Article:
The alarming wildfire and drought conditions affecting communities across B.C. are not expected to ease significantly in the coming weeks, according to officials, as the province faces forecasts of more hot and dry weather.
Officials from the provincial government, B.C. Wildfire Service and River Forecast Centre provided an update Tuesday morning on the dual climate crises facing British Columbians this summer and said there will be more trying times ahead, beginning with a rise in temperatures this week.
“The models, they don’t look great for the rest of the summer,” Cliff Chapman, the director of wildfire operations for the B.C. Wildfire Service, told reporters.
As of this week, the 2023 season has already become the most destructive on record in terms of area burned, and there are still two months of summer left. By noon on Tuesday, nearly 14,000 square kilometres had gone up in flames, and 392 fires were active.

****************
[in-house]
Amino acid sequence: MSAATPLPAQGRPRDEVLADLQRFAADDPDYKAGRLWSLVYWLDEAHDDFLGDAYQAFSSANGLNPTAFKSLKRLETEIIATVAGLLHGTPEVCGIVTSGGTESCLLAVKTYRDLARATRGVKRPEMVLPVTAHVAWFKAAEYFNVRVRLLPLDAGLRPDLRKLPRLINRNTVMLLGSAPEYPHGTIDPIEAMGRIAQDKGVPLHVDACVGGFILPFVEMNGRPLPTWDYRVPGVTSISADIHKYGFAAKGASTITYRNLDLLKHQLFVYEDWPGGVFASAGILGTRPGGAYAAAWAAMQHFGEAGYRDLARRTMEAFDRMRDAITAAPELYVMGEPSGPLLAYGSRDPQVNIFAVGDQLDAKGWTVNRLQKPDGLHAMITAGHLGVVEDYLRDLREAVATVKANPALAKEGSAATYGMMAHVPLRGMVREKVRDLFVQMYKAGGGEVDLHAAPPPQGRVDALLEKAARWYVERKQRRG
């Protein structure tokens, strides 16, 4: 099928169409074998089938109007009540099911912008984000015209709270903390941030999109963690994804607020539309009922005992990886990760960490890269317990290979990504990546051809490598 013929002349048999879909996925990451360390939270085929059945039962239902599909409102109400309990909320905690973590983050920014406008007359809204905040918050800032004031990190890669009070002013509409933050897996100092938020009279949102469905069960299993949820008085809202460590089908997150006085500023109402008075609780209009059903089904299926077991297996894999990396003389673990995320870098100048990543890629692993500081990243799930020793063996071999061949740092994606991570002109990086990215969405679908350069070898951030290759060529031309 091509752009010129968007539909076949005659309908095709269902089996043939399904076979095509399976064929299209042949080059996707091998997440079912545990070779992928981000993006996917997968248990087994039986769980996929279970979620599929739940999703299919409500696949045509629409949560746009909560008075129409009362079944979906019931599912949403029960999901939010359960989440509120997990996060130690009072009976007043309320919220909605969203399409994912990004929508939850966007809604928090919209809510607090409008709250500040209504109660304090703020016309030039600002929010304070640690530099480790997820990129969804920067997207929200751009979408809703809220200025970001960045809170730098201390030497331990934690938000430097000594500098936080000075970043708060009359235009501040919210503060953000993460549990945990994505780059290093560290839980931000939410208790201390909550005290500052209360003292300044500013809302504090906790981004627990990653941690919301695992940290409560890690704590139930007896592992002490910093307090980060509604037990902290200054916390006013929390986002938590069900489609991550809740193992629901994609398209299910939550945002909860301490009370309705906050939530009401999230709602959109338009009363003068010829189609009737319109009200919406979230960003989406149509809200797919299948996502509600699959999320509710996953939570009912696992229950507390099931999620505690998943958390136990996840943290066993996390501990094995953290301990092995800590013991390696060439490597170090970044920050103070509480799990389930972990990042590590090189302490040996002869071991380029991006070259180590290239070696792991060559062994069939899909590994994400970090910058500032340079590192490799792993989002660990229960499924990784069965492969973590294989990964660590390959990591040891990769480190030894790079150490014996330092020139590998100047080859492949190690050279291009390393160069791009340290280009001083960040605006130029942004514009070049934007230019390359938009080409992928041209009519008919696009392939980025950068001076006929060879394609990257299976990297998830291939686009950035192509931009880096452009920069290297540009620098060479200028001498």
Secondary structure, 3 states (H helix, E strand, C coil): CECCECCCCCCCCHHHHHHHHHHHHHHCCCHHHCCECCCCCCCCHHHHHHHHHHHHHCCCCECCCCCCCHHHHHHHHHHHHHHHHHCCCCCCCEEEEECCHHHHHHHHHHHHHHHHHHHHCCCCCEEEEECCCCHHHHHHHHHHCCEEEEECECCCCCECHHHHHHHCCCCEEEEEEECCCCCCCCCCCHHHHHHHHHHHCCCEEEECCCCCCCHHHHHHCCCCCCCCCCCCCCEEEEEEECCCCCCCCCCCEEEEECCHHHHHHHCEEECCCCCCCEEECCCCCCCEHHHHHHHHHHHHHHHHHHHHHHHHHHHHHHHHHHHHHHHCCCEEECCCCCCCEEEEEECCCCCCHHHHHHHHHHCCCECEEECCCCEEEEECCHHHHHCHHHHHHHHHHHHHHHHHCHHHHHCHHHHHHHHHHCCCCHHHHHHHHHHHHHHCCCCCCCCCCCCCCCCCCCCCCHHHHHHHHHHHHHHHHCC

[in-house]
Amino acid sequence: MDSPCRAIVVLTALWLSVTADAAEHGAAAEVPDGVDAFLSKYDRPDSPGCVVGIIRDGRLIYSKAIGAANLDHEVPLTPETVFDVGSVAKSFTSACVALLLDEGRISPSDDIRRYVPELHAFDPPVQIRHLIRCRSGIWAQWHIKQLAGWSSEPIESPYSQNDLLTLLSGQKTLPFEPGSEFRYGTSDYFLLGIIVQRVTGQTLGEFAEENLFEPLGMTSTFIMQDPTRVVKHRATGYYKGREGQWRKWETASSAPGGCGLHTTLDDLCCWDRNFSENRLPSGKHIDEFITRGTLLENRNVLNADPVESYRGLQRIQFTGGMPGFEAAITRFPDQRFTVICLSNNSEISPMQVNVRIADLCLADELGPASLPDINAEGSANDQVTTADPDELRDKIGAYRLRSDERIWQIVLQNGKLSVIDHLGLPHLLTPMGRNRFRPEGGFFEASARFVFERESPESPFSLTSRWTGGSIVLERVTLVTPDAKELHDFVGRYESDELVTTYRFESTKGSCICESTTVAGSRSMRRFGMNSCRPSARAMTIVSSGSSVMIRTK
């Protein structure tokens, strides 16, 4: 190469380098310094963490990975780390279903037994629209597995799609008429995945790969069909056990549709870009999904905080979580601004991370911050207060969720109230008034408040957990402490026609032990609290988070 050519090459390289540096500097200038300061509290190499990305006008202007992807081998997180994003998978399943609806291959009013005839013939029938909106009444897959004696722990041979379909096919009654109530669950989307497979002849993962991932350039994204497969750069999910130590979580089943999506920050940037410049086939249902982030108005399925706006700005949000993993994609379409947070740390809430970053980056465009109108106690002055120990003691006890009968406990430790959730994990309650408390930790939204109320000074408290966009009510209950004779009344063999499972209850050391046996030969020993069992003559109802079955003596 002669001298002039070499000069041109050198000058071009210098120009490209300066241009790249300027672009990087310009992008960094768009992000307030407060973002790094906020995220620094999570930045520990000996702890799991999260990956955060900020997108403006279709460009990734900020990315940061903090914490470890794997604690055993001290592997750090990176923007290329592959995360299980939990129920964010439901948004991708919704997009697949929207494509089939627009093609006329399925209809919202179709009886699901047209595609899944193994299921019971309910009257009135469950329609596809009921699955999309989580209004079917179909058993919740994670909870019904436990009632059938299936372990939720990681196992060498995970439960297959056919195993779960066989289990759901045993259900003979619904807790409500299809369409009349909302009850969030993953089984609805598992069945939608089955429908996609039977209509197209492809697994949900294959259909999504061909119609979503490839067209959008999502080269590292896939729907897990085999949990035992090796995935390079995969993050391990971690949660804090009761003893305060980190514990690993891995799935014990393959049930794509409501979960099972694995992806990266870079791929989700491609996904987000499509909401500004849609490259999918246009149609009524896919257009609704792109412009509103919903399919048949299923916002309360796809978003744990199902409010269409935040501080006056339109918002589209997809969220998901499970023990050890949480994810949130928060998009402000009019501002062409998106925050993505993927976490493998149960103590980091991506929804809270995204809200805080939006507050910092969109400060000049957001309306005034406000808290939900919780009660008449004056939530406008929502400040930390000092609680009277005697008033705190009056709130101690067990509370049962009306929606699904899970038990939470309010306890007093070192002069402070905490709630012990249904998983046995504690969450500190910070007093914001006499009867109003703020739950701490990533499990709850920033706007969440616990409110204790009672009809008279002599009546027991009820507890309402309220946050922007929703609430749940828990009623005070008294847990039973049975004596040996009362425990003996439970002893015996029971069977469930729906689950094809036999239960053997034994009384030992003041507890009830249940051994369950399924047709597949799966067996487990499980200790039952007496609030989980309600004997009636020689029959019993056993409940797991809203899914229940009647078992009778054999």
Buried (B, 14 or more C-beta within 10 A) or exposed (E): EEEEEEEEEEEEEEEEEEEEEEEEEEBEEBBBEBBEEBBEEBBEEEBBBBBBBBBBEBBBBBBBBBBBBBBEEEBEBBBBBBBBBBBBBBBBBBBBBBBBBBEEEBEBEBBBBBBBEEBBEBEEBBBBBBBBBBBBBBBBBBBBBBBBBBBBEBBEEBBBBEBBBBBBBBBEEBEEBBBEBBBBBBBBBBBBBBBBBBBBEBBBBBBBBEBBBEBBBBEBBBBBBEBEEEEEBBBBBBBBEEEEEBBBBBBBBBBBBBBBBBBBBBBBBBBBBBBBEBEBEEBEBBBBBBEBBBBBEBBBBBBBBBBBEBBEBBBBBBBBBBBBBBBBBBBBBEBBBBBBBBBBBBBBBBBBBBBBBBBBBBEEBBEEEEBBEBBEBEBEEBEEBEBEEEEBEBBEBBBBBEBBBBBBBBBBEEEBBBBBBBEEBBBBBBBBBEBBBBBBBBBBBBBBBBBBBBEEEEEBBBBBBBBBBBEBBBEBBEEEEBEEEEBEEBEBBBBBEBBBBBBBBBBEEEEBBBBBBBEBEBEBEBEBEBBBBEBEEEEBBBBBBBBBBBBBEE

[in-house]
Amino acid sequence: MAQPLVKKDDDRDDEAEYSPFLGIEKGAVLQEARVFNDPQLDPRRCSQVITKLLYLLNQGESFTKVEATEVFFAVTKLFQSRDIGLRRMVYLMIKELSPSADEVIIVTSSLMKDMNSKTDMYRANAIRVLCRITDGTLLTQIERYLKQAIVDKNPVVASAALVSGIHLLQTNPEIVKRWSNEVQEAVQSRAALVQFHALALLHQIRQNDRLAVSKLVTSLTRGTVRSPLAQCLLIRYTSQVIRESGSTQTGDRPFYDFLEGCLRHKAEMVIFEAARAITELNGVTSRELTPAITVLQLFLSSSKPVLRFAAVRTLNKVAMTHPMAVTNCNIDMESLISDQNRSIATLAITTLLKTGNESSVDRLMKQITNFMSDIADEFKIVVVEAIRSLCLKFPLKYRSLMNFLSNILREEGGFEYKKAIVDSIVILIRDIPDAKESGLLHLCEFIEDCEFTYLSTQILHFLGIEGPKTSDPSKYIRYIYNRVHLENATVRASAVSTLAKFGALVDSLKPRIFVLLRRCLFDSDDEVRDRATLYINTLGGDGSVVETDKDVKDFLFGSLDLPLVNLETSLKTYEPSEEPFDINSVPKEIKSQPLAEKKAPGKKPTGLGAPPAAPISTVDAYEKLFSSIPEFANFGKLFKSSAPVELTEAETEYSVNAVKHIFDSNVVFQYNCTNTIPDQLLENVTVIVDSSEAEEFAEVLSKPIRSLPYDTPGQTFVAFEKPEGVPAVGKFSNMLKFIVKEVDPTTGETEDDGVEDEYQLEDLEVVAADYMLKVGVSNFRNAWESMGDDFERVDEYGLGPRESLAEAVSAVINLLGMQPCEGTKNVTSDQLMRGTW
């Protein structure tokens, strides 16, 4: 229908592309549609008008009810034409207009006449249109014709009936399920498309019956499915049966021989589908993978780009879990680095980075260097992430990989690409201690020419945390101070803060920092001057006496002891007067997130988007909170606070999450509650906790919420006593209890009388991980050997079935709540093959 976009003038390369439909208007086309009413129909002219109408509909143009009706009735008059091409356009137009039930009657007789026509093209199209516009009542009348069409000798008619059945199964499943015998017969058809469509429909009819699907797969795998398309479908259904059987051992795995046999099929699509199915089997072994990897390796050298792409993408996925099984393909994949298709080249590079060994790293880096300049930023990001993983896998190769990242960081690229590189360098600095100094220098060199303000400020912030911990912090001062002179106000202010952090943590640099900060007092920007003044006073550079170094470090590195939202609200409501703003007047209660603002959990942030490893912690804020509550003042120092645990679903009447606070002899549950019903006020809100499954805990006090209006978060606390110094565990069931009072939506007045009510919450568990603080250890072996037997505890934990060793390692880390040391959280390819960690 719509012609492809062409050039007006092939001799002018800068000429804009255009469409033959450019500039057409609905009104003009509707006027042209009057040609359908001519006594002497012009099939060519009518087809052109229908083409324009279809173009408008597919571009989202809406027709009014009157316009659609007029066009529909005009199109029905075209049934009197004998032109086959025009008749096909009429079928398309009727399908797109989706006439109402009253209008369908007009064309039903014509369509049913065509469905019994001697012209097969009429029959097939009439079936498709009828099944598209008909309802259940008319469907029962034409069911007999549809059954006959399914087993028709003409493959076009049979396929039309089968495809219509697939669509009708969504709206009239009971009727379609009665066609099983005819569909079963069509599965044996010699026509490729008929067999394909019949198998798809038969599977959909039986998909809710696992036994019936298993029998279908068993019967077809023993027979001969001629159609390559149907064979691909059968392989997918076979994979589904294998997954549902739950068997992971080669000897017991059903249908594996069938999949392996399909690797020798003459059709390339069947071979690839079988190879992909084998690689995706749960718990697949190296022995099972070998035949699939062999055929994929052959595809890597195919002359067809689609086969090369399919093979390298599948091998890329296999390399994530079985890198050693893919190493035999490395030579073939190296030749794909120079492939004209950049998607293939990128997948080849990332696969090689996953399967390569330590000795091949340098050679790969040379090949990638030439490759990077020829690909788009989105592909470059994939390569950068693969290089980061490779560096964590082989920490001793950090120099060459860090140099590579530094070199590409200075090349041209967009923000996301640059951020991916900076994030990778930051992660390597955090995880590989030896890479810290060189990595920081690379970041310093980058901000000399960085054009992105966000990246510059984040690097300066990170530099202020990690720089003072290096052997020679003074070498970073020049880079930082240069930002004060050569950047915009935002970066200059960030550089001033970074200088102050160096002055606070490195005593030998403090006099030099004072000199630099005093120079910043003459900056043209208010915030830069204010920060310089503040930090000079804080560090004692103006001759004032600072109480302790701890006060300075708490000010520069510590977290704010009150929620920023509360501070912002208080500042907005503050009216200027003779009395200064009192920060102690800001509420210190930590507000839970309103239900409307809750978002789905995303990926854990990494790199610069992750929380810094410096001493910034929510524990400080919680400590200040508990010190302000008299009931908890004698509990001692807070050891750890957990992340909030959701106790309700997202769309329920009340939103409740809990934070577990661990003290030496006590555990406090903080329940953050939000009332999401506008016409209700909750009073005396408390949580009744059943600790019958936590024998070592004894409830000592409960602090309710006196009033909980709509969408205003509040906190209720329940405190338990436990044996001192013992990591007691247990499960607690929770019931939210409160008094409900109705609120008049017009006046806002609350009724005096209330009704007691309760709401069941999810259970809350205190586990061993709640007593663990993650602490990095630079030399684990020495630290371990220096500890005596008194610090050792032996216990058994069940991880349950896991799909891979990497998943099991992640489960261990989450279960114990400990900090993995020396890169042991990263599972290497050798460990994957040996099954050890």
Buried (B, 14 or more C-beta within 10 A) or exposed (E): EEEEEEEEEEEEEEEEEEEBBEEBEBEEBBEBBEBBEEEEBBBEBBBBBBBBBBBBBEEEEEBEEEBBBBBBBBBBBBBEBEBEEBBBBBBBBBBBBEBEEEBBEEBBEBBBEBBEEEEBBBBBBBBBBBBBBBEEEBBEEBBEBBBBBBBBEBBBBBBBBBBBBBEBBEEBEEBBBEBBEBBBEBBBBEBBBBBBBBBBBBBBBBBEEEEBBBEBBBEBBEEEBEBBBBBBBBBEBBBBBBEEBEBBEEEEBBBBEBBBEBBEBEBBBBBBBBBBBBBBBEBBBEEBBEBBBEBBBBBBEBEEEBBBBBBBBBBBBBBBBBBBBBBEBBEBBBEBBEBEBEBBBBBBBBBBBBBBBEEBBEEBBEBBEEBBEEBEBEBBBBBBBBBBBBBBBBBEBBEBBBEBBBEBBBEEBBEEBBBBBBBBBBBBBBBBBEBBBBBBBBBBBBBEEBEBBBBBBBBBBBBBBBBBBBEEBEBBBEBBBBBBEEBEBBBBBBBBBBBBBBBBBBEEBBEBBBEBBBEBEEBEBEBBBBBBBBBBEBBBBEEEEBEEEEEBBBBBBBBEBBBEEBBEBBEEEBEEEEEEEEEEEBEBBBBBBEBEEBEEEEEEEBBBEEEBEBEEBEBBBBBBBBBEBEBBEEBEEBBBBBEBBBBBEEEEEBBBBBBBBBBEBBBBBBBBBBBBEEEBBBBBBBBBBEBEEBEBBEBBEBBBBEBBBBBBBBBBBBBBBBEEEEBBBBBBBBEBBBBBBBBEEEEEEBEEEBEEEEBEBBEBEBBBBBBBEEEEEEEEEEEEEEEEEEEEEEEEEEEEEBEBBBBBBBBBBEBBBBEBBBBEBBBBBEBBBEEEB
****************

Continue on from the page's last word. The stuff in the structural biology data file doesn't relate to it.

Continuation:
The vast majority of the 235 new fires that have started in the last seven days have been caused by lightning, according to Minister of Emergency Management and Climate Readiness Bowinn Ma. Just 13 of those fires — or less than six per cent — were caused by human activity.
“I want to thank British Columbians for their incredible diligence over the last week,” she said.
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